Shaheem Ali, a Morrell Park resident, continues to improve in and out of the ring. His goal is to earn a championship this year.
By Joe Mason
The only way Shaheem Ali can explain it is mom was looking out for him.
Ali is now a Ring of Honor pro wrestling star, but a few years back, he was sitting on the couch and trying to decide what his next move was going to be.
His mom had just died, and one of the reasons he got into professional wrestling to begin with was to find a career where he could take care of the woman who did so much for him.
She was gone, and so was his motivation, so he almost blew off a seminar. But after some internal debate, he decided to drive from his Northeast Philadelphia home to South Jersey for the training lesson.
“I really didn’t want to go, I was so down, so depressed, the last thing I wanted to do was to go to the thing,” the Delaware County native said. “I remember it was two hours before it was supposed to start, and I wasn’t going to go, but then at the last minute I decided to go.”
While at the seminar, Ali introduced himself to Kevin Kelly, the announcer for ROH. Ali asked Kelly for some advice and it ended up getting him into one of the top wrestling promotions in the world.
“I didn’t expect anything like that to happen,” said Ali, 31. “I started off wrestling at the bottom. I trained in Phoenixville and I was still very new to it. I loved watching Ring of Honor and I knew it was somewhere I really wanted to go, but I didn’t think I’d end up there so quickly. I introduced myself to him in the parking lot, and he really helped me.”
Ali is now starting to make a name for himself in the promotion, which is currently the №2 promotion in the United States behind World Wrestling Entertainment.
He still heads to the ROH dojo a few times a week in Bristol to hone his craft, but now he’s really starting to make his mark.
Ali was a participant in the ROH Top Prospect Tournament, and recently he had his biggest match to date when he and his tag team partner, Leon St. Giovanni, wrestled the Young Bucks in a match that aired on national television.
The Young Bucks are household names in professional wrestling, and have a reputation for being two of the most exciting wrestlers in the world, which is why they are usually the main events all over the United States and Japan.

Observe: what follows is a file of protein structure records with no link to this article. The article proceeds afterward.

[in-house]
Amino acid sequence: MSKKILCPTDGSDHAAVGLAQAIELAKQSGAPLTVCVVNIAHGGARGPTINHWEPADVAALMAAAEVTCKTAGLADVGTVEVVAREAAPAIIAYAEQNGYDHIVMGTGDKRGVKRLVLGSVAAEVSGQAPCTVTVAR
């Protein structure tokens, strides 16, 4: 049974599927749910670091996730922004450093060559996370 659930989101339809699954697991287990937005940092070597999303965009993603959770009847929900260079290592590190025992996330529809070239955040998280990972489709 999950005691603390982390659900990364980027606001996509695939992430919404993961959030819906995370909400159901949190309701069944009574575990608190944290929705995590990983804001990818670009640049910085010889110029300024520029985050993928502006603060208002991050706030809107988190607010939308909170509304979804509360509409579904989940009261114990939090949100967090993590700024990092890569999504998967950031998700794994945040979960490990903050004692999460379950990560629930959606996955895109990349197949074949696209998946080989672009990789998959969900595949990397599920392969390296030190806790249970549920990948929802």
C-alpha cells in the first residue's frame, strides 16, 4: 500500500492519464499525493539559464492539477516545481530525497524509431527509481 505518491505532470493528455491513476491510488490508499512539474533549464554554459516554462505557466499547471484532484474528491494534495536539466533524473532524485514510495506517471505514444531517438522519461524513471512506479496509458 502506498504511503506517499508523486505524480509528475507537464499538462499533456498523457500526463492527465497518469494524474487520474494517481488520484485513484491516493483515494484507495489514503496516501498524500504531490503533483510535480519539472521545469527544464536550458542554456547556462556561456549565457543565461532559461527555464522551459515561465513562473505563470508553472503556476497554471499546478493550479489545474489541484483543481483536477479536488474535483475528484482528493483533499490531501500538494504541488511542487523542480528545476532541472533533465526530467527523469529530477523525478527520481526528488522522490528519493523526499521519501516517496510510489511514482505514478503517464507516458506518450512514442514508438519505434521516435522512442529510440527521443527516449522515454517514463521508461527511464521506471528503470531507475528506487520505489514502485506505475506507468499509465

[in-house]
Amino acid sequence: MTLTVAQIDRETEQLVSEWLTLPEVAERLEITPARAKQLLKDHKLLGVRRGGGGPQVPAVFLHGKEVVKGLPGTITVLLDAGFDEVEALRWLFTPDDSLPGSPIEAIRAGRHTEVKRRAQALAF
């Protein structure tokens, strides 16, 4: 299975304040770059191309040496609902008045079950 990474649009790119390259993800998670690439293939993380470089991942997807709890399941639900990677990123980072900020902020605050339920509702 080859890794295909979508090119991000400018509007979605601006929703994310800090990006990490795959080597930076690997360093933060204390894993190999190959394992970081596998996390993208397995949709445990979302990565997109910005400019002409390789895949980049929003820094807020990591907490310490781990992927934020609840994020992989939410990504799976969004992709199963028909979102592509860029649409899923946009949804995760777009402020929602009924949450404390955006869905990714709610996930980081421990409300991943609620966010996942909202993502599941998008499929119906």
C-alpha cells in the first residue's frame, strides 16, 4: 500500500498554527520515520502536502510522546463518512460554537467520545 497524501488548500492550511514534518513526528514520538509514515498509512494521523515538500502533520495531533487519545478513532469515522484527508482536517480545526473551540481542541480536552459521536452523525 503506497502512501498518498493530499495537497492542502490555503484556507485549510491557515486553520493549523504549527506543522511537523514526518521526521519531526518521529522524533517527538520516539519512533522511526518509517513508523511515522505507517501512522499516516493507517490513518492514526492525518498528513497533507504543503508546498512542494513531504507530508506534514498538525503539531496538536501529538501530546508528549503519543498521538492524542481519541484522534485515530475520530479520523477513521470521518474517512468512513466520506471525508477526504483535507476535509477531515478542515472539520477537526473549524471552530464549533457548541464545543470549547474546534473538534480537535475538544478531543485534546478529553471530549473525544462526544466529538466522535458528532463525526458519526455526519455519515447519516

“When we found out we were wrestling the Young Bucks in Pittsburgh on TV, I still don’t believe it,” Ali said before he hit the ring for a workout at the Bristol facility. “Being in there with them, they were so professional and so much fun. To wrestle them on TV, everyone watches them, it was such a great experience.”
Cool experiences have become the norm for Ali, who has been wrestling for about 10 years. And while his career is picking up, it wasn’t a fast process. In fact, he’s paid his dues many times over. But you won’t hear him complain at all.
“The biggest thing about wrestling is you have to get used to the pain,” Ali said. “You take a lot of punishment. I’m not always in pain, but you have to get used to it. You’re going to take a lot of punishment.”
For example, last year in a match, Ali and his opponent’s timing was a shade off and Ali took a big blow to the head. The match went on, but he had suffered a concussion that left him loopy for a while.
“It was almost like a dream where you couldn’t control anything, but things were going on around you,” Ali said. “It was very weird. It wasn’t scary, I was out for a second, then I was trying to figure out what was going on. I got through it.”
Paying dues is more than bumps and bruises.
Wrestling at the highest level can be a lucrative gig, but when you’re first starting out, and until you hit the big time, money is hard to come by. After you pay for your transportation, food and lodging, you’re lucky if you break even.
“You have to pay your dues,” Ali said. “I’ll work on the ring crew, setting up the ring because that pays and I like money.”
Ali also needs money because he’s not just taking care of himself.
He also has two children.
“I have a boy and a girl, and they’re two of the nicest, most entertaining kids you’ll ever meet,” Ali said with a huge smile. “They’re great kids. During the day, I’m a stay-at-home dad, and I love spending time with them. Then I head out to train. I love spending days with them.”
After wrestling, Ali picks up shifts working at Planet Fitness overnight.
“I love working there, I’ve been there for a few years,” Ali said. “They’re cool, when I’m out of town, they know I’m not going to be there. But when I can be there, I’m there. It’s great.”
Ali realizes he’s going to have to continue working hard.
Professional wrestling is a tough gig and while he’s optimistic he’ll make it to the next level, he knows he still has to put in work to make that dream come true.
“When I was a kid, I wanted to be three things. I wanted to be a ghostbuster, an astronaut and a professional wrestler,” Ali said. “One of them isn’t a real job, one is really out of this world and the other is a pro wrestler. I’m living the dream. I’m having fun doing what I love.”
This year, he also hopes he comes into some gold.
Last year, his goal was to make the Top Prospect tournament and he accomplished that. Now he hopes he’s able to take his game up a notch.
“I want a championship,” Ali said. “I have tunnel vision, I want to do great and I want to do great in Ring of Honor. I want to either win the tag team championship, win the (Television) championship or someday, hopefully, win the World Heavyweight Championship.
“I love wrestling for Ring of Honor. That’s my home. I want to keep climbing and getting better. This is where I want to be and I want to be successful here.” ••